• The Gear Page Apparel & Merch Shop is Open!

    Based on member demand, The Gear Page is pleased to announce that our Apparel Merch Shop is now open. The shop’s link is in the blue Navigation bar (on the right side), “Shop,” with t-shirts, hats, neck buffs, and stickers to start. Here’s the direct link: www.thegearpageshop.com

    You’ll find exclusive high-quality apparel and merchandise; all items are ethical, sustainably produced, and we will be continuously sourcing and adding new choices. 

    We can ship internationally. All shipping is at cost.

Orchestrating the Guitar

What's Up Gear Page!

This is my first post, pretty excited about it.

I've been studying guitar pretty heavily for the last couple years and I've run into a stylistic question that I was hoping you guys could discuss and maybe point me in the right direction. I have this idea of 'orchestrating' the guitar in the sense that you aren't playing a straight chord progression, but instead breaking up the chords and accentuating the progression with triads and lines. What I'm trying to accomplish here is a style resembling Hendrix, in the sense that he could play the changes without sounding like he's playing straight rhythm guitar. He even went further to inject lead lines in his playing in a similar fashion.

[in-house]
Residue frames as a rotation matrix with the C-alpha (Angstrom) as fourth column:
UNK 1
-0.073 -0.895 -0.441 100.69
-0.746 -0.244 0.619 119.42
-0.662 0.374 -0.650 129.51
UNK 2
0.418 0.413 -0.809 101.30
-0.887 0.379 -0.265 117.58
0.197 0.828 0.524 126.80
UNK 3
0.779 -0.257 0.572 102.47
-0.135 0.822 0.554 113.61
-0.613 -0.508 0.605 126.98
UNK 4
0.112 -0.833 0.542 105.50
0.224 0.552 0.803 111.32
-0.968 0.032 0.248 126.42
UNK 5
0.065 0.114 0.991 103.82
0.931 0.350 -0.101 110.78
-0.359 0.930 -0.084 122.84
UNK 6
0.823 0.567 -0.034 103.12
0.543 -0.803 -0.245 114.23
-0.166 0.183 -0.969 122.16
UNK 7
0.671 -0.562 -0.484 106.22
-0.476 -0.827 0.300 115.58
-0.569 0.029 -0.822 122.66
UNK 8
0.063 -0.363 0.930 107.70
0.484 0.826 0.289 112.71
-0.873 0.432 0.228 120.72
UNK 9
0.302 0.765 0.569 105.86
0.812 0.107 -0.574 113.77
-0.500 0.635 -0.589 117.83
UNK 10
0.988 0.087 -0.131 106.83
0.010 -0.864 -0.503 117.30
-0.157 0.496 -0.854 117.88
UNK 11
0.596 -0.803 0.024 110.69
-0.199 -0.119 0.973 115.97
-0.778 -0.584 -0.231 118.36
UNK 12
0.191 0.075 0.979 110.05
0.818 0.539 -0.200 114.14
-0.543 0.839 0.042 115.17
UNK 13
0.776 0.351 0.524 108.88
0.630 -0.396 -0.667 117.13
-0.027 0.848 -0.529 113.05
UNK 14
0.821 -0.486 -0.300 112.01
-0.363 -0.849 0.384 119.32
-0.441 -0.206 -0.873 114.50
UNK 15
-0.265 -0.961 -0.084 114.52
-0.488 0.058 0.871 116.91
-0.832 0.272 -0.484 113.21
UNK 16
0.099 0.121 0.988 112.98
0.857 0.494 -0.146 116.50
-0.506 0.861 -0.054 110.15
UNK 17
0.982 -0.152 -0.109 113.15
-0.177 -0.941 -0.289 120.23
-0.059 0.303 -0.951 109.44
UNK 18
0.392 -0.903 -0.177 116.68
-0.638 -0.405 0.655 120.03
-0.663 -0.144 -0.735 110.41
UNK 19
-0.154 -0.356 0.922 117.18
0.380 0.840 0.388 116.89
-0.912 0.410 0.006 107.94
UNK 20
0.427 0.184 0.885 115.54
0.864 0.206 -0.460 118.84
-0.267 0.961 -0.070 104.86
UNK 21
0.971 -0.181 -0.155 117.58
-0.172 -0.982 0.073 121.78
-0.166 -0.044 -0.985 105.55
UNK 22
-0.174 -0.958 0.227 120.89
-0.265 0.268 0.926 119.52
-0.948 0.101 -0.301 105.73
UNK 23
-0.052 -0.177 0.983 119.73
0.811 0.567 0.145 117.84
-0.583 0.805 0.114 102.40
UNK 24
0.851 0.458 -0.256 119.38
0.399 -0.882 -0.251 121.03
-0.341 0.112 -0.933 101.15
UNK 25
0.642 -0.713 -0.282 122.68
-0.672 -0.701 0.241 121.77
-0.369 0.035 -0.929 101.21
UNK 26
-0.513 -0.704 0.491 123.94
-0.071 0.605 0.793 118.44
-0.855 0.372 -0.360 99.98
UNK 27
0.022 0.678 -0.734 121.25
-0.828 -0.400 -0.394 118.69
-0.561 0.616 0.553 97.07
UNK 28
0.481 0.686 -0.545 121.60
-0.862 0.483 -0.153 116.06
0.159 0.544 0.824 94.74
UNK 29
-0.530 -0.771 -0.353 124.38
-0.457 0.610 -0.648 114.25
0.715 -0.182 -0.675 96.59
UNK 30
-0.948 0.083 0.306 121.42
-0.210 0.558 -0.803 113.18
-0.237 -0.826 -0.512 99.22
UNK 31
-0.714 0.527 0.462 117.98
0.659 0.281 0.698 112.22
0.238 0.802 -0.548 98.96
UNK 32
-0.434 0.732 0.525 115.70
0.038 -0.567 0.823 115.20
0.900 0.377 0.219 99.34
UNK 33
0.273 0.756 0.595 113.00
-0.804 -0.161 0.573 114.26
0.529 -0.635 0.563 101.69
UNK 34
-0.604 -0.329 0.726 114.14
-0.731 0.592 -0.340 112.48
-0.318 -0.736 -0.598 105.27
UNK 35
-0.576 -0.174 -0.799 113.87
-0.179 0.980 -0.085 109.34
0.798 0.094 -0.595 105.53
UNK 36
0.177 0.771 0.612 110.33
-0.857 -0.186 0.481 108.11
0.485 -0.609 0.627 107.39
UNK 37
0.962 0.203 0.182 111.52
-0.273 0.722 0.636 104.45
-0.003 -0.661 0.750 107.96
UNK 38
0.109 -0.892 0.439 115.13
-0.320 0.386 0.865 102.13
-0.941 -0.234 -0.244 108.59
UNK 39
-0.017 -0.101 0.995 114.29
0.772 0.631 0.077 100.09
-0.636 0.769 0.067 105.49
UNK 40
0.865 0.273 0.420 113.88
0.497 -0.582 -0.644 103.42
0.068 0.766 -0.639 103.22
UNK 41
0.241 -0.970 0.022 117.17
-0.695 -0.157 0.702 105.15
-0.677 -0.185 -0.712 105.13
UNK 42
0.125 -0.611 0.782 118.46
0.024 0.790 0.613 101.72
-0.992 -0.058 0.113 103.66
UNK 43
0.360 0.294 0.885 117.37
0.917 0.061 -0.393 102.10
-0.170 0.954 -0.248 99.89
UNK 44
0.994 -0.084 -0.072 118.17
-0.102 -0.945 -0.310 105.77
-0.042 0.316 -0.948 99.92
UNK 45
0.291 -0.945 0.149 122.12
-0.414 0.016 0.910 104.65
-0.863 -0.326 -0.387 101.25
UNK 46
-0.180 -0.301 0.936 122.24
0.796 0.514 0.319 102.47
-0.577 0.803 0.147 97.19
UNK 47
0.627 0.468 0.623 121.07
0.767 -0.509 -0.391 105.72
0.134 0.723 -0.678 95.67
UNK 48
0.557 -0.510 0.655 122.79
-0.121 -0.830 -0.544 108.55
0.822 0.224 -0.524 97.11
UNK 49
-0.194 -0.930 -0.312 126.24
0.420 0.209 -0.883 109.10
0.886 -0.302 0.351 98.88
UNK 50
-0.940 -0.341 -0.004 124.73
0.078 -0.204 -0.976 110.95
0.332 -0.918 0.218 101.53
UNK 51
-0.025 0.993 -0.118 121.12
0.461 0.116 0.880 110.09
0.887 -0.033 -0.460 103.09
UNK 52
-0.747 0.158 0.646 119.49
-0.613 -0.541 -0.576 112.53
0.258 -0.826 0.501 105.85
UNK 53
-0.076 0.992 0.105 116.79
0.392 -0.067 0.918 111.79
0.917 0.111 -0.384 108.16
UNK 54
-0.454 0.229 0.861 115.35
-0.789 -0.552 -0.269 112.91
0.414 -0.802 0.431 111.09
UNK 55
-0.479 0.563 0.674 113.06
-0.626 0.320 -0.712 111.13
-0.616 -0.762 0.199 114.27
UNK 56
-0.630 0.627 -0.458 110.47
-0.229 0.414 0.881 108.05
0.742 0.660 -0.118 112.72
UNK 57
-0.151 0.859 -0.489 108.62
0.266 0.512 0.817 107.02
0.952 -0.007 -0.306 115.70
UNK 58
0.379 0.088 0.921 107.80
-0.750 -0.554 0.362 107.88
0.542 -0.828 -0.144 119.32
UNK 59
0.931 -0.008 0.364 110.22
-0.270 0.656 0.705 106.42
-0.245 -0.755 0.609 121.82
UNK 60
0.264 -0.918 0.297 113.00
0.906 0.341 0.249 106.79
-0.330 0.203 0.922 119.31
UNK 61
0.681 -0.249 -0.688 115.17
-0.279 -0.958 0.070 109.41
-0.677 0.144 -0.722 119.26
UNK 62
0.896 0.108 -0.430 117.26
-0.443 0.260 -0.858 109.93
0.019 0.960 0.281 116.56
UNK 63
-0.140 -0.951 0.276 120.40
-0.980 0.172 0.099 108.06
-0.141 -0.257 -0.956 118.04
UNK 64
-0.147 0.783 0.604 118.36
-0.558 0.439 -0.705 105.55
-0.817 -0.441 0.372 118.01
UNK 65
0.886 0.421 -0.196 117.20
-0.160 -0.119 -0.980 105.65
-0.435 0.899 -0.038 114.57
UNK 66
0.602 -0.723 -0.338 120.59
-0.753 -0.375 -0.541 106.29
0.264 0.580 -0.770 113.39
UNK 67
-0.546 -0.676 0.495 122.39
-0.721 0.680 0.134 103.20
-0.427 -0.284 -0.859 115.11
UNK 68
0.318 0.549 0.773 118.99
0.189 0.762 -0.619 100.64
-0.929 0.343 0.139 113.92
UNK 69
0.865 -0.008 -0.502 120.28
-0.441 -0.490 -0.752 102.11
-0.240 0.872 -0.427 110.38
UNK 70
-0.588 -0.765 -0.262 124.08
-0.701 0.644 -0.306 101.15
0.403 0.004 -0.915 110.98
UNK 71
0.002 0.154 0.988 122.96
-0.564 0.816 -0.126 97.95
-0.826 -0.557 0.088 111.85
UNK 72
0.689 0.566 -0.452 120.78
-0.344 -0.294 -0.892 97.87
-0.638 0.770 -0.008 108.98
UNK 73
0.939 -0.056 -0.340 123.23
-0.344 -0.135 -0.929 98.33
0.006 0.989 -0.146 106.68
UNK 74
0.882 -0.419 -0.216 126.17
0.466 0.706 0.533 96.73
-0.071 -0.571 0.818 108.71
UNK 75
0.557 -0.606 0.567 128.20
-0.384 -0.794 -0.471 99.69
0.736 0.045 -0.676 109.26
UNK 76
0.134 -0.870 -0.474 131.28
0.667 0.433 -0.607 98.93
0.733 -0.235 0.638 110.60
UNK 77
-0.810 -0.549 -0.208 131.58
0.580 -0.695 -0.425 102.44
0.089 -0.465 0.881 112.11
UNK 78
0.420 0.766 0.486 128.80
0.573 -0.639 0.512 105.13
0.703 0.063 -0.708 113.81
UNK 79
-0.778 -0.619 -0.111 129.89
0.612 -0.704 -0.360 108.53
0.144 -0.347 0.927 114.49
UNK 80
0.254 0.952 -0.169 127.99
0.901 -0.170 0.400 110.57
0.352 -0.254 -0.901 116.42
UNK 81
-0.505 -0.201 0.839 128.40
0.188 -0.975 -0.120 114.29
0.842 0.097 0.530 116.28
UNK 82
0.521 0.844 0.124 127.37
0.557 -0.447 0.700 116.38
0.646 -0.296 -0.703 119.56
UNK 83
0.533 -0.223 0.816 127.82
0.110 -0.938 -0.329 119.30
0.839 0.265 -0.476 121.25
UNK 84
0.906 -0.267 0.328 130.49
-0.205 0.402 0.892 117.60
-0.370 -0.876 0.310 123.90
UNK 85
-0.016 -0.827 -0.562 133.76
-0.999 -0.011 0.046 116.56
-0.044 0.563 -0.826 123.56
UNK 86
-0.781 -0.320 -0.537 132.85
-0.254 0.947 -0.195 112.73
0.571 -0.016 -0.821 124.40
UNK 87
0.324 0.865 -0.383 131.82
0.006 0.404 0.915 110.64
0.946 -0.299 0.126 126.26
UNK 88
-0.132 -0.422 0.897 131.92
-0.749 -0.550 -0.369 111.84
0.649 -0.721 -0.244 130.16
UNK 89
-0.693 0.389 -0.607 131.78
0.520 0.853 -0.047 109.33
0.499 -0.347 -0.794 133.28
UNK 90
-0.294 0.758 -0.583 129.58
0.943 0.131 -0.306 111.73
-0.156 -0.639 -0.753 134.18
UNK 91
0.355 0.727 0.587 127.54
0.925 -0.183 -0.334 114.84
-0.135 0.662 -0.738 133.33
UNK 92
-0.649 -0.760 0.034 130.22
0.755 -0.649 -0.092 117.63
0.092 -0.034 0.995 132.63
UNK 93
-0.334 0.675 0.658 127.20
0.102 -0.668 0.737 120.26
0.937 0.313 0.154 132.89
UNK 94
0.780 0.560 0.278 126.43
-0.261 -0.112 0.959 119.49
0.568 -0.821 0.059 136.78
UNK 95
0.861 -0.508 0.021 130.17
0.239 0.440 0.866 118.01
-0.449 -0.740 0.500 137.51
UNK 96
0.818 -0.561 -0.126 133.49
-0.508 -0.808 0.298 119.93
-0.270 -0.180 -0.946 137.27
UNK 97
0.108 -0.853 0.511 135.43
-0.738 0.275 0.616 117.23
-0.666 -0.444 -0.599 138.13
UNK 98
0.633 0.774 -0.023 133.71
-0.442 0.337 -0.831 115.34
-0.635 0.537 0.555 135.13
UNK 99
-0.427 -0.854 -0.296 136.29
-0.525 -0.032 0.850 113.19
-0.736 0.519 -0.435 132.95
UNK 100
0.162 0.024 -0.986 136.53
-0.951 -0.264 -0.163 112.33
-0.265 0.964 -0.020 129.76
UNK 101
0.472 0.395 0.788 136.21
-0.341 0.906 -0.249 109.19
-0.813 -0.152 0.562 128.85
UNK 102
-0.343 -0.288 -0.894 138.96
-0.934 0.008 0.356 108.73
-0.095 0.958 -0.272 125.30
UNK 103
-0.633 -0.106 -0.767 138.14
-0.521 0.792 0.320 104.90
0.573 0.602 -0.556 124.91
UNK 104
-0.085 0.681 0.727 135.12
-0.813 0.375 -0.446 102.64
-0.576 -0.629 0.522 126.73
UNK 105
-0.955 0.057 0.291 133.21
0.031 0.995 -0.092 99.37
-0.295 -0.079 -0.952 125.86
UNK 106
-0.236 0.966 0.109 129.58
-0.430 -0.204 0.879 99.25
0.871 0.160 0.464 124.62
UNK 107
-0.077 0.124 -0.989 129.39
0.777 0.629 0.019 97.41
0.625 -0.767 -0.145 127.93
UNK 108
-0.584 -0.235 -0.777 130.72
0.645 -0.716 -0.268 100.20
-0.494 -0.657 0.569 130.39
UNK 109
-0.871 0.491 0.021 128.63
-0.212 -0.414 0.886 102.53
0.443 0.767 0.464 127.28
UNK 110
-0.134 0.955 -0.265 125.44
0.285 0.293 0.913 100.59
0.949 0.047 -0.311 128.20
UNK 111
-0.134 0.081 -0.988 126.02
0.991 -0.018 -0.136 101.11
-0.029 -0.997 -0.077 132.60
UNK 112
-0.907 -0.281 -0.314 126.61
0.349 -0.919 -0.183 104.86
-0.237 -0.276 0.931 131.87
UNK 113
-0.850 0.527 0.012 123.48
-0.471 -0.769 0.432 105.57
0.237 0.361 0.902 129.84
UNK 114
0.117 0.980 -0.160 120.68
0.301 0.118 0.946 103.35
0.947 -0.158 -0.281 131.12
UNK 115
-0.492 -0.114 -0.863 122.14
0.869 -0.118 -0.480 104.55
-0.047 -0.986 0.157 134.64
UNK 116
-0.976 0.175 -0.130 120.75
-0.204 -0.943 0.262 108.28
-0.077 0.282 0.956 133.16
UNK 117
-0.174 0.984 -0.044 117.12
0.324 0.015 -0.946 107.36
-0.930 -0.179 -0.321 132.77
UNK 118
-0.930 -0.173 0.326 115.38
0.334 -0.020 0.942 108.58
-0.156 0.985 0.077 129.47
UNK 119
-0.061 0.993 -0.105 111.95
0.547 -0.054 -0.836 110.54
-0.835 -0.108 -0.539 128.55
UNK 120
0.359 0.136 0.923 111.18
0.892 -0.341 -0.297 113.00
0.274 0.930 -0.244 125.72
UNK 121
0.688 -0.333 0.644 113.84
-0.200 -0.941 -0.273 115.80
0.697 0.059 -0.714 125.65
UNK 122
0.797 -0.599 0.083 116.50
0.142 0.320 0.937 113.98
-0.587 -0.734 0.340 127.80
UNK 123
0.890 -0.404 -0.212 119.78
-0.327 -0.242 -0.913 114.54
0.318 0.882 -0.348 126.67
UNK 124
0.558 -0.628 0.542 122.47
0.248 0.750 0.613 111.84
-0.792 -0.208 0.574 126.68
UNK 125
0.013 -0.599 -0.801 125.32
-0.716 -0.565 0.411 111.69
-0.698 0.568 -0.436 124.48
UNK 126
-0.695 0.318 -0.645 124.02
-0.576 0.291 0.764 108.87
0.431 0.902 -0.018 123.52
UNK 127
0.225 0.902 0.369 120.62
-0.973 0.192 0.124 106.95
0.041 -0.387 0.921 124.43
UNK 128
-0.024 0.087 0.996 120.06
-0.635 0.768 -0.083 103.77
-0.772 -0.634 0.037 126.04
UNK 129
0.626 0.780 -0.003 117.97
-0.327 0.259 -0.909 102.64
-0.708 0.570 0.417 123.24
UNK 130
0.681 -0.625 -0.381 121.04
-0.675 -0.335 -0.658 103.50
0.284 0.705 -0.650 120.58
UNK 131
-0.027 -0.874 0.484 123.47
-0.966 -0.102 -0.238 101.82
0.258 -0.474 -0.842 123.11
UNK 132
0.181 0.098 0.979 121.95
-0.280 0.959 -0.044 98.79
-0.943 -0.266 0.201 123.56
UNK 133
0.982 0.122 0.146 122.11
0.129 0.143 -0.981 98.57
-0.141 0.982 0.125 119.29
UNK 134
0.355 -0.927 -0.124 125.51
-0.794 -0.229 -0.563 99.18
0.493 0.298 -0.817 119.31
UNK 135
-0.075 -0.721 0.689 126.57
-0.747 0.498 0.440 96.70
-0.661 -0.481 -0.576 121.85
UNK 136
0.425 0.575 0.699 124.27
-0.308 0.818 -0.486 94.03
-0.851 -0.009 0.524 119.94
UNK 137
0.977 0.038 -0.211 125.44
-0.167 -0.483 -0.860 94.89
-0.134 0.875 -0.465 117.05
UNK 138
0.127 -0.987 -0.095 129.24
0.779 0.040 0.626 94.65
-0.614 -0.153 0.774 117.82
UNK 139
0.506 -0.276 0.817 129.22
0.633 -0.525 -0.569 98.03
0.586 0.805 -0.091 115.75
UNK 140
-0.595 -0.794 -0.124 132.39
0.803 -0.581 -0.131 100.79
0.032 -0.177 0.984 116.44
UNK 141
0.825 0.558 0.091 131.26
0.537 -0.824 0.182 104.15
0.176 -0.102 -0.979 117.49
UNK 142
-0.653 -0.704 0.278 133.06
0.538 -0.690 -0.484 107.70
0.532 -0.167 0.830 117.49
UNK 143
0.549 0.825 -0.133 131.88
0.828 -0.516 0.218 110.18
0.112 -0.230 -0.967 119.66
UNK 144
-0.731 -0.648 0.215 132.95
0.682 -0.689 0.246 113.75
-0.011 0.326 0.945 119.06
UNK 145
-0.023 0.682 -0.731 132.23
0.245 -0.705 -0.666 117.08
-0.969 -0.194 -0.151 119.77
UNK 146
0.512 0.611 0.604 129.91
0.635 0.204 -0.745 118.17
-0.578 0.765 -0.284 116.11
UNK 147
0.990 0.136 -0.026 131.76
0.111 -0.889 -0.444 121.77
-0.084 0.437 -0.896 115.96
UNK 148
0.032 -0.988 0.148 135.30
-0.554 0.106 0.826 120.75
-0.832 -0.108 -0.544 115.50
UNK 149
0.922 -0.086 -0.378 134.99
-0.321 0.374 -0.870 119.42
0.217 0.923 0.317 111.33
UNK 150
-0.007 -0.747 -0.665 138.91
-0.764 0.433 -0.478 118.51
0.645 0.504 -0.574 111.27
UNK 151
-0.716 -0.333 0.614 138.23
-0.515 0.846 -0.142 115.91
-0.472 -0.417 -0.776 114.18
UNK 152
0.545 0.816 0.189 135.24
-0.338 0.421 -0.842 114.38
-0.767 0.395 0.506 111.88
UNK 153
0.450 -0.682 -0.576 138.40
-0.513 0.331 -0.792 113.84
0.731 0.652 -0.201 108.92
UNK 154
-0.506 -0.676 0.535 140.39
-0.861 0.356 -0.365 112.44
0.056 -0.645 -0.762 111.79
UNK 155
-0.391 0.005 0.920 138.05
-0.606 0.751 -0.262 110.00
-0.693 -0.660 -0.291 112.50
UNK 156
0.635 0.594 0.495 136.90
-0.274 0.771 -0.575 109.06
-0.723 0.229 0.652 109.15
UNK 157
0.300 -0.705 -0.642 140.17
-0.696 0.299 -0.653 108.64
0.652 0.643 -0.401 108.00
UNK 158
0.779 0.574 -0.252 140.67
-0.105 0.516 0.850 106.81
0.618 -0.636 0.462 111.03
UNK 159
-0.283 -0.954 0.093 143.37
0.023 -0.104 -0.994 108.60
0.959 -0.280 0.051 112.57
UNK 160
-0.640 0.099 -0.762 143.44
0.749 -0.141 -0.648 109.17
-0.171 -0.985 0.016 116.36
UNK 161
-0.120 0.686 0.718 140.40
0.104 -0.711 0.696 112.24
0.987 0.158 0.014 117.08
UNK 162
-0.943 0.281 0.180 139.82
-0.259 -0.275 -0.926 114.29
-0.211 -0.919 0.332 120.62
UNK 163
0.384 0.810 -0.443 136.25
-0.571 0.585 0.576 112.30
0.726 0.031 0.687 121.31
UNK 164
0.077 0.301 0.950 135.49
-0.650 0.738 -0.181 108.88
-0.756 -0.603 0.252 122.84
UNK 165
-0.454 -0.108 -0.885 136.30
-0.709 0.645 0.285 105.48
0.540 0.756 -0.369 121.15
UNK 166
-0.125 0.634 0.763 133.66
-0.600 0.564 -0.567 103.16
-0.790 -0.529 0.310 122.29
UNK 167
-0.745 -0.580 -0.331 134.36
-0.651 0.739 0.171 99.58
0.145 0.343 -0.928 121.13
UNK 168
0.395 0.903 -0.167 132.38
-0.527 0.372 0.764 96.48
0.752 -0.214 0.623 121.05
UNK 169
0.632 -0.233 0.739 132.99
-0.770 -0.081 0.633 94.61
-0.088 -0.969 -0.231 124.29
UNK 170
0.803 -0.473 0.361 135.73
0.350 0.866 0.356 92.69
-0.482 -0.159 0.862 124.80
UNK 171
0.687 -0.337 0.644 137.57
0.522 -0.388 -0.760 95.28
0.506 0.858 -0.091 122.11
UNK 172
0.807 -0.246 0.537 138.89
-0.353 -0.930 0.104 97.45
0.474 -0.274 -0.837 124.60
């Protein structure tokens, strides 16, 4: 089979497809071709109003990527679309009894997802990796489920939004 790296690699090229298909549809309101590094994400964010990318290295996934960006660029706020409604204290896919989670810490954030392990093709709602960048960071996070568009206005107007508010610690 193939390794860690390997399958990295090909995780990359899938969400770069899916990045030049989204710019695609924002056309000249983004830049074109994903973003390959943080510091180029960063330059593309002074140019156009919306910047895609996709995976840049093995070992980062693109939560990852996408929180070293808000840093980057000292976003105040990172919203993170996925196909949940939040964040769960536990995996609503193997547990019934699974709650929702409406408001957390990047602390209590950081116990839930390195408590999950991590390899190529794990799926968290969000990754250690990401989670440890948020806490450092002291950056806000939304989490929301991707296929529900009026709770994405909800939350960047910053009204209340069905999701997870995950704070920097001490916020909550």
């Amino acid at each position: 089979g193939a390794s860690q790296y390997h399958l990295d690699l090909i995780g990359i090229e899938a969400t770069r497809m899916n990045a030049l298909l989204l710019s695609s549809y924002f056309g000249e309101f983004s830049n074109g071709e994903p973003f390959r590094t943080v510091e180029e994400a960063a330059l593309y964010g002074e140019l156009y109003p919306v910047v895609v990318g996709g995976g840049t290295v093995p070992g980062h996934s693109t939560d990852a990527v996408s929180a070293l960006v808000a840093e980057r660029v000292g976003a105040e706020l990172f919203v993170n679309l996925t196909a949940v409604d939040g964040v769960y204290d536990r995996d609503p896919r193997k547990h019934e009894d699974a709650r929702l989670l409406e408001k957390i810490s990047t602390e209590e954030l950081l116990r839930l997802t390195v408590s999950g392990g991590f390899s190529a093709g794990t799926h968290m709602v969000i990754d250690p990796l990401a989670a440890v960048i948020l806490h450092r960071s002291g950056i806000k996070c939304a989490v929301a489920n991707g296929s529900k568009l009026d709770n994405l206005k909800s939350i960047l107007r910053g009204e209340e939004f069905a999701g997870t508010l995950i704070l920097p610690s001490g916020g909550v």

Let's get a discussion going on this, I think it's a pretty interesting idea.

Tanner B!


Senior Member
If by "orchestrating" you mean breaking down chords into triads and such then you need a good foundation in harmony to carry this through into something meaningful when you are playing. My playing evolved over many years to the point now where I don't really think about chords in the sense of the typical shapes we all know. I think of chords as just the couple of essential notes- an E7 only really needs the b7th and 3rd, everything else is optional.


It's a very common practice in jazz, in chord melody playing, as well as in embellishment of chord accompaniments.
In a sense, jazz guitarists do something like this all the time. (It's only rock and folk guitarists that bang away on the same chord shape for several beats at a time...)

Trending Topics